Monday, October 26, 2020
Oct. 26, 2020

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Tougher enforcement of parking laws coming to Battle Ground

Police will be on lookout for illegally parked, abandoned vehicles

By , Columbian county government and small cities reporter
Published:
5 Photos
Drivers on Main Street in Battle Ground pass parked cars along both sides of the road Thursday morning.
Drivers on Main Street in Battle Ground pass parked cars along both sides of the road Thursday morning. (Photos by Amanda Cowan/The Columbian) Photo Gallery

Battle Ground police are planning to more rigidly enforce parking laws following an uptick in illegally parked and abandoned vehicles over the past few years.

In the year between March 2019 and March 2020, the Battle Ground Police Department received 97 complaints related to vehicles, according to police data. That figure continued a steady rise from 49 complaints between March 2016 and March 2017.

The overall number of citizen complaints, including those related to animal control or property crimes, has risen as well.

Police Chief Mike Fort pointed to the city’s population increase. More than 21,200 people lived in the city as of July 2019, compared with about 17,800 in 2010, according to the U.S. Census Bureau.

“Our one code compliance officer needed help handling this increased volume of work, so police officers will begin assisting with not only abandoned vehicles, but also other parking violations that decrease the livability of other citizens,” Fort wrote in an email.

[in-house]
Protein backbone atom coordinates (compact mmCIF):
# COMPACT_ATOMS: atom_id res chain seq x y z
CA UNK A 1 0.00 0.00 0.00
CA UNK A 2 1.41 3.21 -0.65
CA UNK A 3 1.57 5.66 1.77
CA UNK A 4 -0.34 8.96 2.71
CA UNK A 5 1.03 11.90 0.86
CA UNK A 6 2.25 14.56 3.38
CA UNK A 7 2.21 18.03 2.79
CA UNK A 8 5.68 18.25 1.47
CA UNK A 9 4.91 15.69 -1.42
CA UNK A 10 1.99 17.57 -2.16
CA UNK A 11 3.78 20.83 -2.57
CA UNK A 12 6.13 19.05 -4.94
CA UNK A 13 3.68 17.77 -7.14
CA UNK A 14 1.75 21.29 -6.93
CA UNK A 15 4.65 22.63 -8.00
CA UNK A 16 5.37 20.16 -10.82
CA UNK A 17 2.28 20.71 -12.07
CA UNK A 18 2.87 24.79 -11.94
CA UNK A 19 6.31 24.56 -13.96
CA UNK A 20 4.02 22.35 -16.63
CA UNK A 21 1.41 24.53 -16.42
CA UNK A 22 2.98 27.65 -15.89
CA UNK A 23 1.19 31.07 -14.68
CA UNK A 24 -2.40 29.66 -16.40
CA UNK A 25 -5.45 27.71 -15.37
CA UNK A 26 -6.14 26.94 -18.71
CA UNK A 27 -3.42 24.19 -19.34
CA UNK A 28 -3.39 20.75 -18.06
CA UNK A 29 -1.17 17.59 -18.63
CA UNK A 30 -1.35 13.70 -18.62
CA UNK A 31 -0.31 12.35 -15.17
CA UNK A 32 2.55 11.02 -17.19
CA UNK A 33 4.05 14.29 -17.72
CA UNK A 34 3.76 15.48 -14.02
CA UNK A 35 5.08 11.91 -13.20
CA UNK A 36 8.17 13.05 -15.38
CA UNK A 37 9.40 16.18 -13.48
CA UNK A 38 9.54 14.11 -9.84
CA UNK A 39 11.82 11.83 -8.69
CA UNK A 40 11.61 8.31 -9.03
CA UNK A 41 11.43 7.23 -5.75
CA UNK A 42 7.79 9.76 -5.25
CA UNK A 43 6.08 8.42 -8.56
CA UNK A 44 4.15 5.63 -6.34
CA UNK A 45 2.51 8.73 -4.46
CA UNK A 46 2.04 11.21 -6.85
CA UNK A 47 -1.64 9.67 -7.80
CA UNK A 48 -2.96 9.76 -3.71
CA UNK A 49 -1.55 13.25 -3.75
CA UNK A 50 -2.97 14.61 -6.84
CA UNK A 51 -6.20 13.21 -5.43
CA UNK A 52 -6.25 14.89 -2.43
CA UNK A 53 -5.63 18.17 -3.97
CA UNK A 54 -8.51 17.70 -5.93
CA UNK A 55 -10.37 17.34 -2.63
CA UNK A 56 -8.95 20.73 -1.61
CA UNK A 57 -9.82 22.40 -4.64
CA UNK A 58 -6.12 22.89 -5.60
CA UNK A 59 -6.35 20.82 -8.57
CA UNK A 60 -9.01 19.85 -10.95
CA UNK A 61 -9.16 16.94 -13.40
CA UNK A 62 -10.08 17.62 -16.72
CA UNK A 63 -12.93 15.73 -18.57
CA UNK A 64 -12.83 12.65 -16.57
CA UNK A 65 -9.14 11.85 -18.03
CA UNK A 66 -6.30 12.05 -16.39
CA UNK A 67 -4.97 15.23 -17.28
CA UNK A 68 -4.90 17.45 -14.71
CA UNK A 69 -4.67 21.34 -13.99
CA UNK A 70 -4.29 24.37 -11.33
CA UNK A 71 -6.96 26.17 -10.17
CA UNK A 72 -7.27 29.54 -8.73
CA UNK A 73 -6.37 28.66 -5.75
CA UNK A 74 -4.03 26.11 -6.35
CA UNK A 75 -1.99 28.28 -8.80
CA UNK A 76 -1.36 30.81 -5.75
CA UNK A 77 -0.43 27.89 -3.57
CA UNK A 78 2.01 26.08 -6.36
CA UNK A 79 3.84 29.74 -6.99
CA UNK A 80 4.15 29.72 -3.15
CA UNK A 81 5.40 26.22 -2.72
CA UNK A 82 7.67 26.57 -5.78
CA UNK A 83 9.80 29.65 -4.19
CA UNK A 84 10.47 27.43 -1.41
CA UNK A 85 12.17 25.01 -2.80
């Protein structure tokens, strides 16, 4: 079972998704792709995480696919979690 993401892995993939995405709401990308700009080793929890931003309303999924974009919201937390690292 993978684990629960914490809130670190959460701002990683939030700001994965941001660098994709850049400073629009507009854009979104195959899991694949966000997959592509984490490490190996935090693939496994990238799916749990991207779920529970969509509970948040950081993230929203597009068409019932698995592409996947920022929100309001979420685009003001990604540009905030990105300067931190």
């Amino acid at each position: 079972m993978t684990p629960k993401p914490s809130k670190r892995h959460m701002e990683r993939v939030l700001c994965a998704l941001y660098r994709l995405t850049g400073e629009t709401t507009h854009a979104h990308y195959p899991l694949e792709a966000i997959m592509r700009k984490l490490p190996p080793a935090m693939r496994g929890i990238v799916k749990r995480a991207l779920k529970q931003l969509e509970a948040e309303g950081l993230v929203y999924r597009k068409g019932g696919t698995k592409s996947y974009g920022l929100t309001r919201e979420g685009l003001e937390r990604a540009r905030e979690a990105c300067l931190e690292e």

Fort said abandoned and illegally parked cars can often be spotted on connector streets such as Northeast Grace Avenue and Northeast Commerce Avenue.

Under the city code, a vehicle is considered abandoned after it’s left on a public right-of-way or city parking lot for 72 hours.

Fort said officers will begin placing warnings on vehicles today. If a tagged vehicle is not removed within 24 hours, officers can begin attempting to contact the owner.

If a vehicle is registered to occupants of a nearby residence, officers will attempt to knock on the door and, if no one answers, leave a notification, according to a news release from the city explaining the increased enforcement. Officers also can use vehicle identification numbers and have access to databases that typically contain contact information, Fort said. In the unusual situation when no one claims a vehicle, a tow company may begin the process of assuming ownership and selling it.

Vehicles are impounded if they are not removed after attempted contacts, and owners may be fined up to $250 for parking violations, according to the city code.

The police department has hired two additional officers this year, an action promised after voters in February approved the city’s annexation into Clark County Fire District 3’s coverage area, thus freeing up more money for law enforcement. One of the officers is already on patrol, which will help the vehicle-related efforts, Fort said.

Columbian county government and small cities reporter
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